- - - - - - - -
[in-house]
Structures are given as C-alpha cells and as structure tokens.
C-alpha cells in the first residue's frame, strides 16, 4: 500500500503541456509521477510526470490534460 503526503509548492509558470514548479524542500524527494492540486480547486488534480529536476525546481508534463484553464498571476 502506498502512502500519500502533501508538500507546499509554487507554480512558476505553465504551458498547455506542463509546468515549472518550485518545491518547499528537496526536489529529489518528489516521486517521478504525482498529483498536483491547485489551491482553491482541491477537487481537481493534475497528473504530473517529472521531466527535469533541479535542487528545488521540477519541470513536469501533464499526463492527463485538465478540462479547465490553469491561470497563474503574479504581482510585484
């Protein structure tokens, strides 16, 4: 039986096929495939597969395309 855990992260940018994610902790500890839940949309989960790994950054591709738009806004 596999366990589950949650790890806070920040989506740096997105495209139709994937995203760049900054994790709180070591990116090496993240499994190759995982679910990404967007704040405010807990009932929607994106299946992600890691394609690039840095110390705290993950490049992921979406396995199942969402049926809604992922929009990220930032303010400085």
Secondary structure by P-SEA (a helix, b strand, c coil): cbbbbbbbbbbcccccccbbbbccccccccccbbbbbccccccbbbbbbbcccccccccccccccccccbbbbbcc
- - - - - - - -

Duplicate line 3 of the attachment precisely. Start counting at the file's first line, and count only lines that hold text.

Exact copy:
C-alpha cells in the first residue's frame, strides 16, 4: 500500500503541456509521477510526470490534460 503526503509548492509558470514548479524542500524527494492540486480547486488534480529536476525546481508534463484553464498571476 502506498502512502500519500502533501508538500507546499509554487507554480512558476505553465504551458498547455506542463509546468515549472518550485518545491518547499528537496526536489529529489518528489516521486517521478504525482498529483498536483491547485489551491482553491482541491477537487481537481493534475497528473504530473517529472521531466527535469533541479535542487528545488521540477519541470513536469501533464499526463492527463485538465478540462479547465490553469491561470497563474503574479504581482510585484